For the last decade of David's parlia­mentary career he was the very distinguished chair of the Joint Committee on Intelligence and Security, and he had this role during the time of 9/11 and the war on terror that followed. He can rightly claim some credit for the fact that Australia has never suffered from any onshore terrorism attacks since that time. Jully was a great raconteur, a joke teller extraordinaire and his humour and irony were legend. He was a big man, in all senses of the word, a nice bloke and a very loyal friend to have. I have many fond memories of my association with David, which curiously preceded our political involvement. His father, who was an Anglican minister, baptised me at St Mary's in Redcliffe when I was a baby. We often would mention that.

His deep voice and his presence suited him brilliantly for his earlier career as first of all a radio journalist and subsequently a front of camera TV journalist. He was assistant manager of Channel 10 in Brisbane. Even following his retirement from parliament, David helped out with a couple of com­munity radio stations in the Brisbane-Gold Coast area.

Among his many other good deeds and words, David Jull will always be remember­ed for his part in the formation of a serious policy group of likeminded individuals called the Black Hand Society. This far from exclusive society brings together some of the finest minds, the greatest wit and the best bons vivants from around the country once a year, usually on the eve of the annual Liberal Party Federal Council meet­ing. The only business transacted at these meetings in­vol­ves a number of penetrating, ever so slightly disrespectful but always enjoyable speeches. David was always a principal participant in these gatherings and very often the MC. The Black Hand Society will continue forever and every meeting will be a commemoration of the life, wit and loyalty of David Jull.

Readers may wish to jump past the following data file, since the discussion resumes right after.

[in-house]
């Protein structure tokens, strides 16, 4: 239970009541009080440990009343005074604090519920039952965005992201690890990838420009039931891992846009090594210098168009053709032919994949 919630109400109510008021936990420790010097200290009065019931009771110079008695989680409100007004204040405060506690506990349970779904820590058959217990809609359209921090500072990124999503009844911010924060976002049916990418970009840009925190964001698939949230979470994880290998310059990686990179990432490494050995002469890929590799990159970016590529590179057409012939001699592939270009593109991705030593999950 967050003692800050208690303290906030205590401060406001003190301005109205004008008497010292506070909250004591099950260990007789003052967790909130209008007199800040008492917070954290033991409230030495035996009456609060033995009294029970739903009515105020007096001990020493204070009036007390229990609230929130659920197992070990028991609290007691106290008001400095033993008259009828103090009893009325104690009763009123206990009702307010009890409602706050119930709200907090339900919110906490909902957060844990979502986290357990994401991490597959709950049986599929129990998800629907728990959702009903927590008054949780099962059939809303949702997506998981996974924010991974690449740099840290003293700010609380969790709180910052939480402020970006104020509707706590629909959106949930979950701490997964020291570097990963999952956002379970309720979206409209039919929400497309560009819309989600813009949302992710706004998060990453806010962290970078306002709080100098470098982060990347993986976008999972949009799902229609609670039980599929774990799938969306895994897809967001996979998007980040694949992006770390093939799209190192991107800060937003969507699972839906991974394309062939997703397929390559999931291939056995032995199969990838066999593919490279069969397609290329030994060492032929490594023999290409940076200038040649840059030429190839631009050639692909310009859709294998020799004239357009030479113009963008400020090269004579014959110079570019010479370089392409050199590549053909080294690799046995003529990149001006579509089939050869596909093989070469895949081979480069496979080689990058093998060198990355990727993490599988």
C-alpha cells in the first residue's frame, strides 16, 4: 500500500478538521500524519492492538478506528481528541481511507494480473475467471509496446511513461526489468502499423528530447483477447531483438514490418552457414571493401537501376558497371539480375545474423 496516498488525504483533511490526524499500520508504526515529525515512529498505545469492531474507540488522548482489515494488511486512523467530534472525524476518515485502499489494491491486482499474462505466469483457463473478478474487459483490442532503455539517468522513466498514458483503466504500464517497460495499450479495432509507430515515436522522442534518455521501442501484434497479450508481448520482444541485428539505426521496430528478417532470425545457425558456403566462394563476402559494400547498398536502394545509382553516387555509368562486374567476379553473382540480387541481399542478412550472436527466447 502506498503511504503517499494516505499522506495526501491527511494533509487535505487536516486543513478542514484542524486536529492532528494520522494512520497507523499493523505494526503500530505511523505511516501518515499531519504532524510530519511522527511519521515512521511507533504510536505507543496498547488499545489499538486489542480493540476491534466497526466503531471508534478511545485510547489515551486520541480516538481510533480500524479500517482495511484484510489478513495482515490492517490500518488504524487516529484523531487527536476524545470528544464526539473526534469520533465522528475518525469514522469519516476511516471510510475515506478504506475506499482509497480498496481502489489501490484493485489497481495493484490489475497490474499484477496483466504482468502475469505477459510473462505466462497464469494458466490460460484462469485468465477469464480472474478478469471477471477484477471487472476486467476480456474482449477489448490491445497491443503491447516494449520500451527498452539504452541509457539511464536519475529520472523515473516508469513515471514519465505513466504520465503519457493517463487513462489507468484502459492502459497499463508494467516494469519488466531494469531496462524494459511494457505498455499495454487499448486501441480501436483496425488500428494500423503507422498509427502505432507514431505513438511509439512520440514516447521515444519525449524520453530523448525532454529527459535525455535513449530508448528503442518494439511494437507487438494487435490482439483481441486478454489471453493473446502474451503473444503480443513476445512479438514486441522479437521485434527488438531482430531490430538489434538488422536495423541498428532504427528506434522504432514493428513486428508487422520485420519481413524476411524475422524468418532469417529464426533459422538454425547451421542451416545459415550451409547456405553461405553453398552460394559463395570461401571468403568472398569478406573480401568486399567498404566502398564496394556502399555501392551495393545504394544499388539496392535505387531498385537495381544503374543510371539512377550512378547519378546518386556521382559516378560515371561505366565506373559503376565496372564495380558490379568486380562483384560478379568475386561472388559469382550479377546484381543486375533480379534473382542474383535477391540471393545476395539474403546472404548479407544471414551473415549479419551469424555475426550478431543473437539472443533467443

His one fault in my mind was that he refused to give up smoking until it was too late. As a result he suffered from lung cancer for which he had several operations. His fight with cancer resulted in the loss of one lung and part of the other lung but he never gave up. He was always cheerful through a very torrid treatment process and he never let his illness get him down. I am particu­larly grateful that recently a group of David's Queens­land parliamentary colleagues got together for a very long lunch at which David was at his sparkling best, as we lingered over one, or two or more bottles of a very good red. We left that lunch believing that David had again won his battle. Several weeks later a special meeting of the South Wing Group, another once a year gathering, this time of former Howard government ministers, was specially convened in Bris­bane to enjoy David's company and pres­ence. Unfortunately, at that meeting David was clearly not well but he did not let that interfere with his enjoyment of the gathering of his old ministerial colleagues, including John Howard, all of whom had made a special effort to be with David in what turned out to be his last meal with us all.

David was a man of faith, a great and loyal friend to all those who knew him well, and he will be sadly missed. May he rest in peace.

Question agreed to, honourable senators standing in their places.